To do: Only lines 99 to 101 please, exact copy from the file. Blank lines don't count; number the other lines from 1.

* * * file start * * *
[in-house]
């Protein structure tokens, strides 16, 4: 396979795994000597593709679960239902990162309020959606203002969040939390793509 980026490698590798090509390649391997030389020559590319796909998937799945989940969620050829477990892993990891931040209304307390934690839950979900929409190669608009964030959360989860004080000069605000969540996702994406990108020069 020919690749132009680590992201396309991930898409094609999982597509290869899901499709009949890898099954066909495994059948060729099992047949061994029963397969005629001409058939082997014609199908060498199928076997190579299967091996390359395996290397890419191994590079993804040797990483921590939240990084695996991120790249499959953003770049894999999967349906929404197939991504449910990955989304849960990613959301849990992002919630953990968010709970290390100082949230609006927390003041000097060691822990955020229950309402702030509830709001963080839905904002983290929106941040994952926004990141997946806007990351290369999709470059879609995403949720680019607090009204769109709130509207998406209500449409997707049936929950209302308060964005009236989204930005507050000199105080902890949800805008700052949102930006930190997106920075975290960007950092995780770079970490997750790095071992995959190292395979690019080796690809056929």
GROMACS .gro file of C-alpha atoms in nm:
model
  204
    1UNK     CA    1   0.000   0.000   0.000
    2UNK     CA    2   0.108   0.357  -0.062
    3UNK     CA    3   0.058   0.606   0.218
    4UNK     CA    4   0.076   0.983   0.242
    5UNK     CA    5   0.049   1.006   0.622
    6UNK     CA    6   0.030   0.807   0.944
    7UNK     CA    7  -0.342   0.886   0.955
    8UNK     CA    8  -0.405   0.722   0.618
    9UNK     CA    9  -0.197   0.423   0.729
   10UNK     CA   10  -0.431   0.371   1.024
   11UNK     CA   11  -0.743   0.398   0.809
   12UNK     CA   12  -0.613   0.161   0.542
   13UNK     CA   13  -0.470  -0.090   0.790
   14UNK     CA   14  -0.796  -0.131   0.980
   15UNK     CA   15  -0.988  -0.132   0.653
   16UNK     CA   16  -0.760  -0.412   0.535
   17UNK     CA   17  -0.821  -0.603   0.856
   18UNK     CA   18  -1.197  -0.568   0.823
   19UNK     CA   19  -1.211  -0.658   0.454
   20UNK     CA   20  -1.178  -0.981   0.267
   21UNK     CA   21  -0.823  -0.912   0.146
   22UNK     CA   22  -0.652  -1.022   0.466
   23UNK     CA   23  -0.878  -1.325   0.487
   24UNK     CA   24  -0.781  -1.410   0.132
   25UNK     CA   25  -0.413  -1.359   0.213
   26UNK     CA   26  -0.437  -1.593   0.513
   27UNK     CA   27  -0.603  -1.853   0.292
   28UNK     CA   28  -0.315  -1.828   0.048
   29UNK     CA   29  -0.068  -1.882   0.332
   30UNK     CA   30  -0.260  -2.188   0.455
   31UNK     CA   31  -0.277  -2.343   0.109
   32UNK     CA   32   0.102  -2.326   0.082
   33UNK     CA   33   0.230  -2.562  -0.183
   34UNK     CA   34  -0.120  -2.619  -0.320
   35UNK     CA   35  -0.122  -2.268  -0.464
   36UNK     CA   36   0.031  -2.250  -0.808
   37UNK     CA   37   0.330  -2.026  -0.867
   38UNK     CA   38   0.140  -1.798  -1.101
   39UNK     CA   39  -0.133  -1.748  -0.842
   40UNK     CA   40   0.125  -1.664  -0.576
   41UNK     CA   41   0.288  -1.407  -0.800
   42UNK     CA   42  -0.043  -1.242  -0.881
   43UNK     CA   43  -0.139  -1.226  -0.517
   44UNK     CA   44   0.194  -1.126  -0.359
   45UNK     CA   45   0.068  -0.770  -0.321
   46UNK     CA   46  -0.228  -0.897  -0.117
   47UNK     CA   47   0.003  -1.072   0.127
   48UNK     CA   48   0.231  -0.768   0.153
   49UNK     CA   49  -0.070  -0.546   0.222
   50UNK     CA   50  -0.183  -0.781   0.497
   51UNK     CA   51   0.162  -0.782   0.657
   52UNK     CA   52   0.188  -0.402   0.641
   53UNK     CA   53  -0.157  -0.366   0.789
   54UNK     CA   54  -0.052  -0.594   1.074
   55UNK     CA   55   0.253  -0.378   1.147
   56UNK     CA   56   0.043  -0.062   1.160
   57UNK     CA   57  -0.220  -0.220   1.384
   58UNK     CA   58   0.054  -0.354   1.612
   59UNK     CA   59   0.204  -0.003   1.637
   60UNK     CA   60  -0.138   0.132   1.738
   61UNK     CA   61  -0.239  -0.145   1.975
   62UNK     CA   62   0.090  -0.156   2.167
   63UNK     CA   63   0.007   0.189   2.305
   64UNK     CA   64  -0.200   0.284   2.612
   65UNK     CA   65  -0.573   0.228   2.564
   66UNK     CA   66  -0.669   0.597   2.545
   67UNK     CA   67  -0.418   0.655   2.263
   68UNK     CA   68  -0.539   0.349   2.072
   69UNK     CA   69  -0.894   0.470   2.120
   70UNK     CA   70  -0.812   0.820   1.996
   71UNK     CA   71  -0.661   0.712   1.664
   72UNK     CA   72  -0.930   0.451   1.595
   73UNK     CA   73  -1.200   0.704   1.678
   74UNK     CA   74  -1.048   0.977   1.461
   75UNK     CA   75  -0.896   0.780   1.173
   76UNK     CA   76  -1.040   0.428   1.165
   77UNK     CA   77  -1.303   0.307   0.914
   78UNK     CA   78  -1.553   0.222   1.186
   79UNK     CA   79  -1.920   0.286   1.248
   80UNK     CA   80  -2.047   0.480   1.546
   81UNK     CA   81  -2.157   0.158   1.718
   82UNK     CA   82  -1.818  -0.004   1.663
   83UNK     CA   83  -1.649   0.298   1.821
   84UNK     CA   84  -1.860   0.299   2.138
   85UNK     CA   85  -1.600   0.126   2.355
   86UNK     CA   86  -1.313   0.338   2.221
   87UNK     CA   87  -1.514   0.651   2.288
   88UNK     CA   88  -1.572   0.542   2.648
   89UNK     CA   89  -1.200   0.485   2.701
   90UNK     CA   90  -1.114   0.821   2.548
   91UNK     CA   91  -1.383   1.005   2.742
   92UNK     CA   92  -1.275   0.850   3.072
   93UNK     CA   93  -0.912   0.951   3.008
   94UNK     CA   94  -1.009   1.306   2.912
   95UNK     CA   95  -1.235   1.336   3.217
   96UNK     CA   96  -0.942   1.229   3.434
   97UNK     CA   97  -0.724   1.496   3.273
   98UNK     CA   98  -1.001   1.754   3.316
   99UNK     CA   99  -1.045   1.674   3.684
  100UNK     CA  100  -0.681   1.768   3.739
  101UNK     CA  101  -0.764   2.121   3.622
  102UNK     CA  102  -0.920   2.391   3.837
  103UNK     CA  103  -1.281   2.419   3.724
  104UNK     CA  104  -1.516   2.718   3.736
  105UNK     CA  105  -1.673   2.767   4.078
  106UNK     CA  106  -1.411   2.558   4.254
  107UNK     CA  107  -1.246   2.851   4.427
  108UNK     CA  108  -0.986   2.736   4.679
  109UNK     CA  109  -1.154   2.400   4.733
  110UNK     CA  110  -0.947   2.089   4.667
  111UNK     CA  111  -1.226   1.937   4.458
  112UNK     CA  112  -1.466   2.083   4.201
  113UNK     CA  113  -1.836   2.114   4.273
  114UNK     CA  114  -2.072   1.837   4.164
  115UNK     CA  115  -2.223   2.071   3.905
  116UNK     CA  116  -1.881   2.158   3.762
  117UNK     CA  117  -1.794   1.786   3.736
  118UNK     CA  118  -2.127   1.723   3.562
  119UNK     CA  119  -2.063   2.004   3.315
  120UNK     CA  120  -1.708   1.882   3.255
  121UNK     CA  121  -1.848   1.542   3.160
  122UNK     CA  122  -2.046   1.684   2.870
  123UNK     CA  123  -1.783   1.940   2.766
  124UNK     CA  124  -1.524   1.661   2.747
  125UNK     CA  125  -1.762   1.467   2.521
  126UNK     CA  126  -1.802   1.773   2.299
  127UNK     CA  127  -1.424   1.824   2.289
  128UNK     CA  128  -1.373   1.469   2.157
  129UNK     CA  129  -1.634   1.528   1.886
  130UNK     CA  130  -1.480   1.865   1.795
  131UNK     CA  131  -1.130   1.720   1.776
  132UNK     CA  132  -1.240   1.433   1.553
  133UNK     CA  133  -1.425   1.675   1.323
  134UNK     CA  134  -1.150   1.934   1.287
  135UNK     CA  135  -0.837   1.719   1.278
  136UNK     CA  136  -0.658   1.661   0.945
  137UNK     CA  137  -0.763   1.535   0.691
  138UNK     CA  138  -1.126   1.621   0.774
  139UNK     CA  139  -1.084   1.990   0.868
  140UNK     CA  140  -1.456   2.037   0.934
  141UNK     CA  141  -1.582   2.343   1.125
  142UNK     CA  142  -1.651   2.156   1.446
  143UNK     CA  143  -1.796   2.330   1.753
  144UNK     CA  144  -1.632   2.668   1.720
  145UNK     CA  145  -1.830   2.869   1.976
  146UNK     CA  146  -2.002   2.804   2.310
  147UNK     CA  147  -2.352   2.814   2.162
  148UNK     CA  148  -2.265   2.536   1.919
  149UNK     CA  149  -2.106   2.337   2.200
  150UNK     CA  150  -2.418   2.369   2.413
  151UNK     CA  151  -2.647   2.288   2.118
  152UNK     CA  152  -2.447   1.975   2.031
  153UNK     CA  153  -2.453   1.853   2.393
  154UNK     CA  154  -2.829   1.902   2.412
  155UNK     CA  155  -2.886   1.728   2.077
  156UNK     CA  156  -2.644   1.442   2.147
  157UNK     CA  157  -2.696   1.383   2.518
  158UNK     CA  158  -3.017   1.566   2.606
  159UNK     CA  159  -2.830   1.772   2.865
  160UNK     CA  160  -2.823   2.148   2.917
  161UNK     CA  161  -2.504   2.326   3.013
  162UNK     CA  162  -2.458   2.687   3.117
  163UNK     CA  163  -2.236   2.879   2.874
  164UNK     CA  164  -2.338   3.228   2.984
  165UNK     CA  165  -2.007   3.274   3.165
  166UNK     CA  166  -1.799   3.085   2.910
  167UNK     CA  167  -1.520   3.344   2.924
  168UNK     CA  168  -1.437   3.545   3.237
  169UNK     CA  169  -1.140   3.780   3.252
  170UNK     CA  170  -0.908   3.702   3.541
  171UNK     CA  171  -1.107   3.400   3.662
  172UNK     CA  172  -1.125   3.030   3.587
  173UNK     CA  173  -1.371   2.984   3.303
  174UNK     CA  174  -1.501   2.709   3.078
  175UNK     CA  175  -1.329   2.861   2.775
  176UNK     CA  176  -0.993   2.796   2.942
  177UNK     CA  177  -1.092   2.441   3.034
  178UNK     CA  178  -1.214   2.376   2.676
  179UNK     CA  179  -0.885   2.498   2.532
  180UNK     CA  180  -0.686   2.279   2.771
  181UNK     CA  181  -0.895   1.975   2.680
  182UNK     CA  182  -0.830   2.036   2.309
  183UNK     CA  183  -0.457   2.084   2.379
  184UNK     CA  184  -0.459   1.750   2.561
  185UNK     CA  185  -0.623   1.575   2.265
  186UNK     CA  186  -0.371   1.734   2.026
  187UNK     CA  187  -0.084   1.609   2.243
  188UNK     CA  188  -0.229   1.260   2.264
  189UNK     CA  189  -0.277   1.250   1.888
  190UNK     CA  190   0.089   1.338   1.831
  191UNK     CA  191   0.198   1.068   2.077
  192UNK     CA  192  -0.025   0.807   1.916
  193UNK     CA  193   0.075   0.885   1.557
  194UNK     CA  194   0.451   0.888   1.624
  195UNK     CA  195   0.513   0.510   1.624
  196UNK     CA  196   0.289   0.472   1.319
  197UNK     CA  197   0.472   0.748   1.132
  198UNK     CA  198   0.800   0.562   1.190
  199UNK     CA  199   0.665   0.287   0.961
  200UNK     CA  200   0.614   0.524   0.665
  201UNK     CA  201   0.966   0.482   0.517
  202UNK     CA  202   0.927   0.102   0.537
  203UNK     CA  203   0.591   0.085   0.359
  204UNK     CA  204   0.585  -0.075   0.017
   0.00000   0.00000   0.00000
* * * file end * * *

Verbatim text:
   94UNK     CA   94  -1.009   1.306   2.912
   95UNK     CA   95  -1.235   1.336   3.217
   96UNK     CA   96  -0.942   1.229   3.434